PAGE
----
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St Patrick’s Day: Easy desserts for a crowd

St Patrick’s Day is coming up this week (Thursday March 17) and, for some, the world will turn rather green!

There’s a lot of interesting things to note about St Patrick’s Day and we’ll be getting to them in a bit. But, here at Creative Nature, we know that this day celebrated widely. We want to make sure that everyone can celebrate without allergens getting in the way. Our easy to bake baking mixes can be the perfect start to any themed bake. Keep an eye out for how we use our Chocolate Cake Mix to make a dessert to impress. With all of our products being Top 14 Allergen free, no matter if you’re gluten free, dairy free or nut free anyone can use our products to celebrate how they like.

St Patrick’s Day’s Interesting History:

It’s interesting to note that the original colour for St Patrick was actually blue  – a light blue which can still be seen on old flags! The colour green started to be adopted in the late 1700s when it became more common to wear the symbol of the shamrock. This was to show pride in Irish heritage at a time when English rule was trying to expunge the Irish heritage and language.

St Patrick, also known as the Apostle of Ireland, was believed to have arrived in around 433 and to have spent 40 years travelling, preaching and teaching Christianity. He apparently delivered his first sermon at Saul in Northern Ireland and Saul Church was believed to have been built on that site. It’s believed St Patrick died there on March 17.

Over the years, St Patrick’s Day has been taken on as a ‘moment’ worldwide. In London, the first parade for two years took place this last weekend, with around 50,000 people participating. The event started at Hyde Park Corner and was a festival event with music, food, song, dance and much more. The Grand Marshals for this year’s event were all key workers.

It’s in America that the day has been embraced wholeheartedly. Many with Irish ancestry dress up in green and celebrate their Irish heritage or help others celebrate. In many cities, particularly New York, there are parades, events and even the river may run green.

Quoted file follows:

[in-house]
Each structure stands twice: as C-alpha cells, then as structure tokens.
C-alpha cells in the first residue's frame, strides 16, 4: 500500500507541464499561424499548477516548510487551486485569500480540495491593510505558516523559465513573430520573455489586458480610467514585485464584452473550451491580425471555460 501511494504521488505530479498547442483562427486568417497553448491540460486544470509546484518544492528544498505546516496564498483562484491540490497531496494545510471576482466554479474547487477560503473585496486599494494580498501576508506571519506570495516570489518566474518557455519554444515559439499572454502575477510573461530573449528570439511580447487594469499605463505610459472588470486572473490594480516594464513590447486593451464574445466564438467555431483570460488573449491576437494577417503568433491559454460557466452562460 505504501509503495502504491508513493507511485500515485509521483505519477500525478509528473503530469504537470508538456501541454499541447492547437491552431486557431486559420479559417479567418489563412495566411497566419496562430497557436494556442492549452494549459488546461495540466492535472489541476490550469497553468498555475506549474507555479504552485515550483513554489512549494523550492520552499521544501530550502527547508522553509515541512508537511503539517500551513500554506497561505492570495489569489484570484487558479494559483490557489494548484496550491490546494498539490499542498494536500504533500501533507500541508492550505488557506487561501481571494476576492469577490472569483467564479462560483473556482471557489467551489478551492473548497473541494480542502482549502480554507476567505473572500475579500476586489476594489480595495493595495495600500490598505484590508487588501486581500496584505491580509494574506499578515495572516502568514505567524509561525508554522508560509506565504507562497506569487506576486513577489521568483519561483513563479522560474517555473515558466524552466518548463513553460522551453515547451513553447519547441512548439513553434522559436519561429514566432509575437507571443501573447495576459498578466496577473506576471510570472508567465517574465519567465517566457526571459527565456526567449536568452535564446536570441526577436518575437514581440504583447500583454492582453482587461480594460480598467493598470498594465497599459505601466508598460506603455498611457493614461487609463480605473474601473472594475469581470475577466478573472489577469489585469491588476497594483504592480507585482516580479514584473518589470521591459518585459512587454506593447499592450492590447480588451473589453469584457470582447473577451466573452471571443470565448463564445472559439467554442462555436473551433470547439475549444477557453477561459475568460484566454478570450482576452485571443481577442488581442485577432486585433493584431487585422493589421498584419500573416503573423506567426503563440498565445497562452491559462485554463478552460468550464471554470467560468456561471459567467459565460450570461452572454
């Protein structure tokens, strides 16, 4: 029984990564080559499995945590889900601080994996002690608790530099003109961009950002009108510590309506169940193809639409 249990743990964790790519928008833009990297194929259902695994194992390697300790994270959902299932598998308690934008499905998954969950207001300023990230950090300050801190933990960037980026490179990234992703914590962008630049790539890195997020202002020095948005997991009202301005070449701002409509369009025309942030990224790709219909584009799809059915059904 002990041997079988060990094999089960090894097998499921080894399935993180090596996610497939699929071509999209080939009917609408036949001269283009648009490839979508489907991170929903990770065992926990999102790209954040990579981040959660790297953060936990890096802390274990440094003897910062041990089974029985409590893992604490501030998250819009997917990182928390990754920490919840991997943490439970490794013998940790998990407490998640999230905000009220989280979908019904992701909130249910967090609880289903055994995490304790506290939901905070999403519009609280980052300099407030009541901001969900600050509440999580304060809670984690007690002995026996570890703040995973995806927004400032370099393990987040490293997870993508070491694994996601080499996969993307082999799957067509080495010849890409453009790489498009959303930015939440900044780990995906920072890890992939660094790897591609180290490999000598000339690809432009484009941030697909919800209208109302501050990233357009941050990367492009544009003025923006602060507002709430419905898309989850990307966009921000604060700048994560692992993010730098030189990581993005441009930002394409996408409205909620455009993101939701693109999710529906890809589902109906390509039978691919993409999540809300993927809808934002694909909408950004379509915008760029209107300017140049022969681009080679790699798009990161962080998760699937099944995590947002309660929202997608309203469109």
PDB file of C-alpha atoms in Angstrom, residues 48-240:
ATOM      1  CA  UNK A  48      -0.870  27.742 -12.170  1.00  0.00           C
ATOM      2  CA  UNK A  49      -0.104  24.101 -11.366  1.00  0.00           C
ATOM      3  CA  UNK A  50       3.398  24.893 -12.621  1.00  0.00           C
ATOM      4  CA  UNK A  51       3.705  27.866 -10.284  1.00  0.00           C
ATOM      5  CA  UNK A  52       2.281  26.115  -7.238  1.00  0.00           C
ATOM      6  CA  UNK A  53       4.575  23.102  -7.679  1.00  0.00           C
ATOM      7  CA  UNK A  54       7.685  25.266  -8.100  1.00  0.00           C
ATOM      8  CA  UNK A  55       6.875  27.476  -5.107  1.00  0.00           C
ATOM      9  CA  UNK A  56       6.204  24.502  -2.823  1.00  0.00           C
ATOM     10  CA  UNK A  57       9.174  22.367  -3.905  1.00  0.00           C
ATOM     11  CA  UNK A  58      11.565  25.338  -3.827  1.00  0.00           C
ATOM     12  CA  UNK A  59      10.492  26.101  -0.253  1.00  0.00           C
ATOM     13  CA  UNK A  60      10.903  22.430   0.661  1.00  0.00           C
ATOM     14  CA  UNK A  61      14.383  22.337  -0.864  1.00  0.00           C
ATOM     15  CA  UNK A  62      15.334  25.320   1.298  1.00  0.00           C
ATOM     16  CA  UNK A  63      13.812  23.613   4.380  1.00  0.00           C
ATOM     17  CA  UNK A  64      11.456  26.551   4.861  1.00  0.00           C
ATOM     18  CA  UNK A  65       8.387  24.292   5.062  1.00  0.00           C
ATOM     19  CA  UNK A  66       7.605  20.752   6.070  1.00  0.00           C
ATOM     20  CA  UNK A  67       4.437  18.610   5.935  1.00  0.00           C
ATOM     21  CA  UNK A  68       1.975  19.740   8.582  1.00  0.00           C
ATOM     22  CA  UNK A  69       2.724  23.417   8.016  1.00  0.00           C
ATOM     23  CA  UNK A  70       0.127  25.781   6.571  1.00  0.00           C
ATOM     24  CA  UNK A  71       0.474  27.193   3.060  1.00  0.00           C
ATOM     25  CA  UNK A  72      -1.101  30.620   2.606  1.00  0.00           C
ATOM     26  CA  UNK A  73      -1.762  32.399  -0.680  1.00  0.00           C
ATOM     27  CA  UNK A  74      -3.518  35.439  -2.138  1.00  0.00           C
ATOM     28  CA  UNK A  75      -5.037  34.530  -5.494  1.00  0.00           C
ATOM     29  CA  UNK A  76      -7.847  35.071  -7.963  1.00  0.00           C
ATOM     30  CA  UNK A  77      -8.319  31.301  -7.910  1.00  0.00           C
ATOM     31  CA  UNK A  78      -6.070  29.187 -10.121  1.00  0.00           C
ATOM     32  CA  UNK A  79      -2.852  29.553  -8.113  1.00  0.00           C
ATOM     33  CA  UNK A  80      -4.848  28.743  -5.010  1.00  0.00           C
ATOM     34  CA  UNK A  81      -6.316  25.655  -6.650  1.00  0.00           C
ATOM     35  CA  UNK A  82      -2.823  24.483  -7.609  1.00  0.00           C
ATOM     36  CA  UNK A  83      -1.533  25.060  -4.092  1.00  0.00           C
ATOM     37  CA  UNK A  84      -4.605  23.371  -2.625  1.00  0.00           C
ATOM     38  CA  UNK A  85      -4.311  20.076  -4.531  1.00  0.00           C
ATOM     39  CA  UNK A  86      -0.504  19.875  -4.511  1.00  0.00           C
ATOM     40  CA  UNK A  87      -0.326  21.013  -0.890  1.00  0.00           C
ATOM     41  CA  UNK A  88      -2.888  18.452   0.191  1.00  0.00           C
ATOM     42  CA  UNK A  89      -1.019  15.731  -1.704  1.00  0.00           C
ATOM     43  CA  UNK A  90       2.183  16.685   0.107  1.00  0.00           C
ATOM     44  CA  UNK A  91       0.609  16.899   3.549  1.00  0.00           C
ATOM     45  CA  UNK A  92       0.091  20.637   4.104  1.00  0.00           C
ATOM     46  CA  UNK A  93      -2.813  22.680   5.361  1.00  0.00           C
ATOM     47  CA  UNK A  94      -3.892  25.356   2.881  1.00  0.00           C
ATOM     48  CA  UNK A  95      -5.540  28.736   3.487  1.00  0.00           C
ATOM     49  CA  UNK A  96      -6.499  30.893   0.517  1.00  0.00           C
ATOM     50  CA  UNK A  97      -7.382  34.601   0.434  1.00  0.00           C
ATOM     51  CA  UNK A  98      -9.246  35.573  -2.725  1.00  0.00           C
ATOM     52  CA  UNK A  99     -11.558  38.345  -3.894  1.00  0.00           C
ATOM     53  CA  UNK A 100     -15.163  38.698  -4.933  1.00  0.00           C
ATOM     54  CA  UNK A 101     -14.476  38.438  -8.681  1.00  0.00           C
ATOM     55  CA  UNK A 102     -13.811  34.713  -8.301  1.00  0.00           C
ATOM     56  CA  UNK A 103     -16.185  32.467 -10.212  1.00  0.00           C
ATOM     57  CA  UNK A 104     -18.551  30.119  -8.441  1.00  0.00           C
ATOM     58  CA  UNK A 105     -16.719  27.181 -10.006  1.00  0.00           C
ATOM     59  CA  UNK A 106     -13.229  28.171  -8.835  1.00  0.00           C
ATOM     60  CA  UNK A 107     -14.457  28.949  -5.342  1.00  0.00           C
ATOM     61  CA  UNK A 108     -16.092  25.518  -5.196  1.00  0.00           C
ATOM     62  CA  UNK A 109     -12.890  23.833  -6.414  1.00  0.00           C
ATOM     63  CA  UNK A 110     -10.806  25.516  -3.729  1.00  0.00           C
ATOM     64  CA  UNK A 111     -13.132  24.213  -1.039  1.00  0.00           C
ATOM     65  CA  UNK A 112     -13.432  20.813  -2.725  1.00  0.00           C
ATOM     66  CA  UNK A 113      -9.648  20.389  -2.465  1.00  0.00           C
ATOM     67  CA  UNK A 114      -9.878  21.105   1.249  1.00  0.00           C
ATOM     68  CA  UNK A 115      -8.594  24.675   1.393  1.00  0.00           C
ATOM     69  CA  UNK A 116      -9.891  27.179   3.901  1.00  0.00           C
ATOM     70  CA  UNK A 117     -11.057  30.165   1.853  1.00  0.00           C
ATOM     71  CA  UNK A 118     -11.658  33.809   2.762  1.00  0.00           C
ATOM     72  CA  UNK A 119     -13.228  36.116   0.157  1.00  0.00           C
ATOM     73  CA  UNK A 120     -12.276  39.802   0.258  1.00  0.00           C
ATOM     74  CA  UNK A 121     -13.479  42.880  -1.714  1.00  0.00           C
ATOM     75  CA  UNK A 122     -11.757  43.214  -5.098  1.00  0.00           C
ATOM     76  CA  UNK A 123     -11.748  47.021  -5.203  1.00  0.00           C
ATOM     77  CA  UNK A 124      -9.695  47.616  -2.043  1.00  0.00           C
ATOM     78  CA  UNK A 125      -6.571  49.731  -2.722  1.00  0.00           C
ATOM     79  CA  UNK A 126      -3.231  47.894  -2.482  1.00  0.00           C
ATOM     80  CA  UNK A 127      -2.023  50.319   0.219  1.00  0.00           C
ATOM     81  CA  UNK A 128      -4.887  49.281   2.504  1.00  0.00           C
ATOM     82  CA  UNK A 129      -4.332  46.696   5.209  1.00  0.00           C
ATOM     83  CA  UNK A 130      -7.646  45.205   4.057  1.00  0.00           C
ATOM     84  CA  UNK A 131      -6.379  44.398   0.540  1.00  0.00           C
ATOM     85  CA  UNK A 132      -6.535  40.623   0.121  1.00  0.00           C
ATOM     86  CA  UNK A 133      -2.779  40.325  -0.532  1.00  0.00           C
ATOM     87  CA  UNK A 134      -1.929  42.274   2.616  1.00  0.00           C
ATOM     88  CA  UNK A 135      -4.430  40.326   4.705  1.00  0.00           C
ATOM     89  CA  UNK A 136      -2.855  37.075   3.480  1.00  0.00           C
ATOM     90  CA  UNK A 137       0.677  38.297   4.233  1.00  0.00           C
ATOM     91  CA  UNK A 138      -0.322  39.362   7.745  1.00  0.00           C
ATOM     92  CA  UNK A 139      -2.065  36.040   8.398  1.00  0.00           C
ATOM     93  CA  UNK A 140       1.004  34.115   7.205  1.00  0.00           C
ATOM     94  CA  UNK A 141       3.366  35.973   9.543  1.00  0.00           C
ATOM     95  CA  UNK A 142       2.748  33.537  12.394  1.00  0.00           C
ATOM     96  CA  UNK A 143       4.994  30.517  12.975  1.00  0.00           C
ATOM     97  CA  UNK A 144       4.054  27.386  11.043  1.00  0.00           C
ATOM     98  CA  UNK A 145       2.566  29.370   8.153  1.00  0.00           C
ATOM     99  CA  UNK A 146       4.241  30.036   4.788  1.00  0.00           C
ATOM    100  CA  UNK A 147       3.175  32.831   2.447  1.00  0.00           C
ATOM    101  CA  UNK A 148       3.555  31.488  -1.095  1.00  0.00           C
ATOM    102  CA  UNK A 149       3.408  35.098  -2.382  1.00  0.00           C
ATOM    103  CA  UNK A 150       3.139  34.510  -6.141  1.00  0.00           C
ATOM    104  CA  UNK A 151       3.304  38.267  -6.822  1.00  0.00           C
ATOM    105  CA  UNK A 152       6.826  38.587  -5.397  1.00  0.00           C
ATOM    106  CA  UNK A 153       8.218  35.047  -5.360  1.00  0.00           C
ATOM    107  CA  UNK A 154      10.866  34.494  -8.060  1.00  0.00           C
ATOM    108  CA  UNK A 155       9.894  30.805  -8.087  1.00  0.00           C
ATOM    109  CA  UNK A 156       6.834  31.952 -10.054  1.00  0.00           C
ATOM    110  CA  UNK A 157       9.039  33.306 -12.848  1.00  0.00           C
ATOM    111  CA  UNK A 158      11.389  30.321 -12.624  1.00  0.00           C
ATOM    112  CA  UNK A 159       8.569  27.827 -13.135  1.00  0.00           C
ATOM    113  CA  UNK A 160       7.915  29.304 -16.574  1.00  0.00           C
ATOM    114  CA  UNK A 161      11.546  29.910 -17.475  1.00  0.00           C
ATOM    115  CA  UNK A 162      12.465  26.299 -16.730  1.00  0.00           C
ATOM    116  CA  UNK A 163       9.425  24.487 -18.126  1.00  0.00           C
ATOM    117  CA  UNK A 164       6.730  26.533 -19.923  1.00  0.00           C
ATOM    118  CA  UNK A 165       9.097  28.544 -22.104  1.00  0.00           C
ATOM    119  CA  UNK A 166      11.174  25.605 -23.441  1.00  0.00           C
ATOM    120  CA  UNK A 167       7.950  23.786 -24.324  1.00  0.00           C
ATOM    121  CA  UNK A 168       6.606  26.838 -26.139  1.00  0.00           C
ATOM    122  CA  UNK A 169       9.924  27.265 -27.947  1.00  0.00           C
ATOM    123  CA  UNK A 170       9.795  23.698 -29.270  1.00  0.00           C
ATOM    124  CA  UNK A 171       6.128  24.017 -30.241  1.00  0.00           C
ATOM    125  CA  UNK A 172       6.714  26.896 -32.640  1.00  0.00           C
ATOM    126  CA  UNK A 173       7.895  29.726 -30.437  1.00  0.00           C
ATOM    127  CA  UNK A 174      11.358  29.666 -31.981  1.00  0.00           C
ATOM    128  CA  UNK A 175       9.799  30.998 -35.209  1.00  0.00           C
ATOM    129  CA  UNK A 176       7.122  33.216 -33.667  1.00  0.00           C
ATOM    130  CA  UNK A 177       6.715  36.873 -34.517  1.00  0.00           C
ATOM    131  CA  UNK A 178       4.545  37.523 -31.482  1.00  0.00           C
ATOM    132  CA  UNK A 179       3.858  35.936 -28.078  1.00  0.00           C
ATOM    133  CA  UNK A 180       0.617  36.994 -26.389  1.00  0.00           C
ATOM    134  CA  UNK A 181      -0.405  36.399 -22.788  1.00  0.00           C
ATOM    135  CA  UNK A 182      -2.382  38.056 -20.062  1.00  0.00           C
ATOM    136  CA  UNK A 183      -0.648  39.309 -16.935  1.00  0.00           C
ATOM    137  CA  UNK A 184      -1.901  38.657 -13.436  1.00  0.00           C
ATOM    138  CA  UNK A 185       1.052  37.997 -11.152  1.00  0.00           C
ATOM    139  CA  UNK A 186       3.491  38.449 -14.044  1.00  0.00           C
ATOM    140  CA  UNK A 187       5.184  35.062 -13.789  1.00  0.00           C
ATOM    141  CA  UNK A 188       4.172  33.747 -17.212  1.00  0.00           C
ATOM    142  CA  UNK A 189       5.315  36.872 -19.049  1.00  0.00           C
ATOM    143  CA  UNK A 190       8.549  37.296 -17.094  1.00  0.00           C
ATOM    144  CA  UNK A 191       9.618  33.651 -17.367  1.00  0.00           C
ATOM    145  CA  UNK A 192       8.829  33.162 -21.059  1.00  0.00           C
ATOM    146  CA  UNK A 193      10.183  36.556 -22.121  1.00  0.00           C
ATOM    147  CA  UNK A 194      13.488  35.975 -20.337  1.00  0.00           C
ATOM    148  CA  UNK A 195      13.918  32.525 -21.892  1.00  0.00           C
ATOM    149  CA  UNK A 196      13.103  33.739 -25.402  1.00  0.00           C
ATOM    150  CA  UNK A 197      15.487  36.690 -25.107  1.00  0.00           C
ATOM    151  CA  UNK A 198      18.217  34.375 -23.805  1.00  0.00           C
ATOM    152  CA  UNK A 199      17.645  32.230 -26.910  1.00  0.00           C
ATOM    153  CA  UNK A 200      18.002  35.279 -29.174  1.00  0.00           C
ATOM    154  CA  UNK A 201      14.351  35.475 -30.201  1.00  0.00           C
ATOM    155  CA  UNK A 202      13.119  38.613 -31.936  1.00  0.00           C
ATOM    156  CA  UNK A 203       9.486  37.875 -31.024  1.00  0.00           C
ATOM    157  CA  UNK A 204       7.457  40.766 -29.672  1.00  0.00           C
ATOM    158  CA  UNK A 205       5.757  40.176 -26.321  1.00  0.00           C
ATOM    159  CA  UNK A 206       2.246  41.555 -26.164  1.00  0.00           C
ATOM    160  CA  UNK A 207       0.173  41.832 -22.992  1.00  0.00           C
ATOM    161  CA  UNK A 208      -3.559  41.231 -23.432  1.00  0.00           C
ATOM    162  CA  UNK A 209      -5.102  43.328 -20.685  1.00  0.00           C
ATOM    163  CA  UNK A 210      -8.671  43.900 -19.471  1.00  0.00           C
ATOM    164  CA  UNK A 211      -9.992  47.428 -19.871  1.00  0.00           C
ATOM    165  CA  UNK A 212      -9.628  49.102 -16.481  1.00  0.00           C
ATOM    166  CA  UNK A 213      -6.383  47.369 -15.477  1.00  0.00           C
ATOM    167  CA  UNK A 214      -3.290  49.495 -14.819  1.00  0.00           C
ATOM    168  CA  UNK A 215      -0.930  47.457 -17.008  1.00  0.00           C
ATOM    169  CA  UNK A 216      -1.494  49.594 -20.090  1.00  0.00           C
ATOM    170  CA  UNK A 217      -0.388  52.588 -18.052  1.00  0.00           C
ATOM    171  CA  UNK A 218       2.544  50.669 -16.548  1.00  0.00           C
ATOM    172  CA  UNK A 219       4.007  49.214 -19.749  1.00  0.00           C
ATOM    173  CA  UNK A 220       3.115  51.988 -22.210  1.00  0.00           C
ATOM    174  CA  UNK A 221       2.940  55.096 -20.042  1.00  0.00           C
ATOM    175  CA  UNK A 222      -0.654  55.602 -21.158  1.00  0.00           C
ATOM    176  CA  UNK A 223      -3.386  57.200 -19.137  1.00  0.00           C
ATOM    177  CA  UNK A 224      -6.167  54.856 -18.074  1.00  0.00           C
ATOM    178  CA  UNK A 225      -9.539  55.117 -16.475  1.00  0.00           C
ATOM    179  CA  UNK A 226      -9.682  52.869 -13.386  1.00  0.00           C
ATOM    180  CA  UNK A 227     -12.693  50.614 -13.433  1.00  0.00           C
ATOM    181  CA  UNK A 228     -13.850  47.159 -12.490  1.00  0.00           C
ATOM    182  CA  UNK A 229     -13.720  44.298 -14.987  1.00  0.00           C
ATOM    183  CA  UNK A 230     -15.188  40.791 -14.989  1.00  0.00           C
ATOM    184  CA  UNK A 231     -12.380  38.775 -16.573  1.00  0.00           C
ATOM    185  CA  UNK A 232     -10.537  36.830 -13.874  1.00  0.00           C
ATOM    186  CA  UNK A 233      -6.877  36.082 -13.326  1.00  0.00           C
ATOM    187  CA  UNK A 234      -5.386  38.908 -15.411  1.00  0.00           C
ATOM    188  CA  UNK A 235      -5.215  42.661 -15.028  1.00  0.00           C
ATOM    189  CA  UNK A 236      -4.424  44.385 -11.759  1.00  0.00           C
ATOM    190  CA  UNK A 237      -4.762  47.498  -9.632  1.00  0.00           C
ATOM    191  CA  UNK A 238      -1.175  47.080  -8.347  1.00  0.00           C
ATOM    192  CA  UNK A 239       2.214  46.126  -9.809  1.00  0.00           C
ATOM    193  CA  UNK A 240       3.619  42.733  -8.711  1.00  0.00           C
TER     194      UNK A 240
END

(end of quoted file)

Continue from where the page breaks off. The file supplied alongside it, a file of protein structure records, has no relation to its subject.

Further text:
It was in 1903 that St Patrick’s Day was actually officially named as a bank holiday in Ireland and, could therefore, be an excuse for people to get out and celebrate their heritage or love of the Irish culture.

At Creative Nature, we’ll being celebrating with our St Patricks Day Sale and our new gluten free themed recipes! 

 

We wanted to have some fun celebrating St Patrick’s Day this year at Creative Nature. So, we bring you this vibrant and delicious themed monster shake. We’ve even used some of our easy to bake Chocolate Cake Mix to create some fun Cake Pops. The recipe for this will be going live on both our website and our social media on the 17th, so be sure to keep an eye out.

Will you be doing any St Patrick’s themed bakes?

Symbols of St Patrick’s Day:

There are certain symbols which are heavily associated with St Patrick’s Day.

Green:

For example: the colour green, in myth, is believed to make you invisible to leprechauns. The mischievous sprites, who will ‘pinch’ you or cause you aggravation if they can see you! It also resonates with the colour of the shamrock.

Leprechauns:

A well known symbol of St Patrick’s Day, this is the Irish name for figures of folklore which were originally called ‘lobaircin’ which means ‘small bodied fellows’. It’s believed this myth came from a deep-seated ancient Irish belief in fairies, who were tiny men and women who lived alongside us and acted for both good and evil.

Shamrock:

Shamrock, also known as ‘seamroy’ is a sacred Celtic plant symbolizing the re-birth of Spring. In the 1600s it became a more political symbol of Irish nationalism. It showed solidarity and pride in Irish heritage and anger at English rule.

Music: 

Irish Celtic history was one which was filled with stories and the Irish are still famed for this today. Theirs’s is an oral culture where legends, religion, myths and history were passed down the generations through story-telling and often through music. When the English tried to stamp this out, music became even more important. In the time of Queen Elizabeth I; she even decreed that artists and pipers were to be arrested and hanged if they were caught. Now, of course, it’s about having fun and celebrating the Irish heritage across the world.

Will you be celebrating St Patrick’s Day this year?

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